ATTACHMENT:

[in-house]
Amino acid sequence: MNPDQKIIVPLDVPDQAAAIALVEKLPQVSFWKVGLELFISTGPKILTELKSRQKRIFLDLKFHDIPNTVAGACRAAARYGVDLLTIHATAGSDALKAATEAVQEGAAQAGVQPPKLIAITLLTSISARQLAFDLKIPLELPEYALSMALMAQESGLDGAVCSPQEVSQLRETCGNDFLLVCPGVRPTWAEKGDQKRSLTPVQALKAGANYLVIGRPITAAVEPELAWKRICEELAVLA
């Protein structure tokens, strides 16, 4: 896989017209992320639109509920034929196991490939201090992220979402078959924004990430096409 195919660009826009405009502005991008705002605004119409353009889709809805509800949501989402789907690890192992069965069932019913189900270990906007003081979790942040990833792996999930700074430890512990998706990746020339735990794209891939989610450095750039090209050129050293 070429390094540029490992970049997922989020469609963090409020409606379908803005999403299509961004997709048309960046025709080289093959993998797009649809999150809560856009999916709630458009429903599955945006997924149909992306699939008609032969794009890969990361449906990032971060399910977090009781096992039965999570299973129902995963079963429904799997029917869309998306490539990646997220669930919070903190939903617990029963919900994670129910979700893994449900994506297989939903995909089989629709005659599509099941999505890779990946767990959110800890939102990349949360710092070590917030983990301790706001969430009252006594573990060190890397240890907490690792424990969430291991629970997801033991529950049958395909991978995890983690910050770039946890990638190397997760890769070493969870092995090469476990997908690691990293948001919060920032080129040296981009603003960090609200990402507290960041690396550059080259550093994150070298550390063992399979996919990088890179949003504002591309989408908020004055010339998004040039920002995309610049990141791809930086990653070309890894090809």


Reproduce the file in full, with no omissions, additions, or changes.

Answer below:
[in-house]
Amino acid sequence: MNPDQKIIVPLDVPDQAAAIALVEKLPQVSFWKVGLELFISTGPKILTELKSRQKRIFLDLKFHDIPNTVAGACRAAARYGVDLLTIHATAGSDALKAATEAVQEGAAQAGVQPPKLIAITLLTSISARQLAFDLKIPLELPEYALSMALMAQESGLDGAVCSPQEVSQLRETCGNDFLLVCPGVRPTWAEKGDQKRSLTPVQALKAGANYLVIGRPITAAVEPELAWKRICEELAVLA
């Protein structure tokens, strides 16, 4: 896989017209992320639109509920034929196991490939201090992220979402078959924004990430096409 195919660009826009405009502005991008705002605004119409353009889709809805509800949501989402789907690890192992069965069932019913189900270990906007003081979790942040990833792996999930700074430890512990998706990746020339735990794209891939989610450095750039090209050129050293 070429390094540029490992970049997922989020469609963090409020409606379908803005999403299509961004997709048309960046025709080289093959993998797009649809999150809560856009999916709630458009429903599955945006997924149909992306699939008609032969794009890969990361449906990032971060399910977090009781096992039965999570299973129902995963079963429904799997029917869309998306490539990646997220669930919070903190939903617990029963919900994670129910979700893994449900994506297989939903995909089989629709005659599509099941999505890779990946767990959110800890939102990349949360710092070590917030983990301790706001969430009252006594573990060190890397240890907490690792424990969430291991629970997801033991529950049958395909991978995890983690910050770039946890990638190397997760890769070493969870092995090469476990997908690691990293948001919060920032080129040296981009603003960090609200990402507290960041690396550059080259550093994150070298550390063992399979996919990088890179949003504002591309989408908020004055010339998004040039920002995309610049990141791809930086990653070309890894090809």